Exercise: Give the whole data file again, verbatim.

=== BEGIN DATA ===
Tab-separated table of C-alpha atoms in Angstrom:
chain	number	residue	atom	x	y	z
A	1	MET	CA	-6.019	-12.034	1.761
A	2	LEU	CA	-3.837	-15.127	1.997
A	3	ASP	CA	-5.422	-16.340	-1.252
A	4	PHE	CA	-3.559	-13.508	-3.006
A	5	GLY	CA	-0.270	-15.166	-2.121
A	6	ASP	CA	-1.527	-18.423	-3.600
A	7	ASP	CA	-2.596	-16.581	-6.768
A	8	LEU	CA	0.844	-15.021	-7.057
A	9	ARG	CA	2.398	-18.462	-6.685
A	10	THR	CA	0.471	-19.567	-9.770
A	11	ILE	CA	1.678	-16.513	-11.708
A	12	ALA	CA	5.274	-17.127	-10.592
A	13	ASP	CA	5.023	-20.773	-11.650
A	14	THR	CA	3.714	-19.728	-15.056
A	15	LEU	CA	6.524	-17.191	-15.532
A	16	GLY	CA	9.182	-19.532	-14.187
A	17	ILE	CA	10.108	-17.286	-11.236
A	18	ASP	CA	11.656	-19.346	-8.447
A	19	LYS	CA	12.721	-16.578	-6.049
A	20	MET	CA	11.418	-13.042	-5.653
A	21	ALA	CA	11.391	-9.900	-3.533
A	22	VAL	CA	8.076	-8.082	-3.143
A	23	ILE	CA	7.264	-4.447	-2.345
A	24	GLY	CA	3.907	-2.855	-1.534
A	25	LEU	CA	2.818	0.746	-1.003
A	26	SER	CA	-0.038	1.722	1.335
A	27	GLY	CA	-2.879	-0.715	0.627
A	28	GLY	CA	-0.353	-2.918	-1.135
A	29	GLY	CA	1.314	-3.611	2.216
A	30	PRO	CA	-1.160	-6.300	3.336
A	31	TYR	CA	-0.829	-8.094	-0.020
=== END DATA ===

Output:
Tab-separated table of C-alpha atoms in Angstrom:
chain	number	residue	atom	x	y	z
A	1	MET	CA	-6.019	-12.034	1.761
A	2	LEU	CA	-3.837	-15.127	1.997
A	3	ASP	CA	-5.422	-16.340	-1.252
A	4	PHE	CA	-3.559	-13.508	-3.006
A	5	GLY	CA	-0.270	-15.166	-2.121
A	6	ASP	CA	-1.527	-18.423	-3.600
A	7	ASP	CA	-2.596	-16.581	-6.768
A	8	LEU	CA	0.844	-15.021	-7.057
A	9	ARG	CA	2.398	-18.462	-6.685
A	10	THR	CA	0.471	-19.567	-9.770
A	11	ILE	CA	1.678	-16.513	-11.708
A	12	ALA	CA	5.274	-17.127	-10.592
A	13	ASP	CA	5.023	-20.773	-11.650
A	14	THR	CA	3.714	-19.728	-15.056
A	15	LEU	CA	6.524	-17.191	-15.532
A	16	GLY	CA	9.182	-19.532	-14.187
A	17	ILE	CA	10.108	-17.286	-11.236
A	18	ASP	CA	11.656	-19.346	-8.447
A	19	LYS	CA	12.721	-16.578	-6.049
A	20	MET	CA	11.418	-13.042	-5.653
A	21	ALA	CA	11.391	-9.900	-3.533
A	22	VAL	CA	8.076	-8.082	-3.143
A	23	ILE	CA	7.264	-4.447	-2.345
A	24	GLY	CA	3.907	-2.855	-1.534
A	25	LEU	CA	2.818	0.746	-1.003
A	26	SER	CA	-0.038	1.722	1.335
A	27	GLY	CA	-2.879	-0.715	0.627
A	28	GLY	CA	-0.353	-2.918	-1.135
A	29	GLY	CA	1.314	-3.611	2.216
A	30	PRO	CA	-1.160	-6.300	3.336
A	31	TYR	CA	-0.829	-8.094	-0.020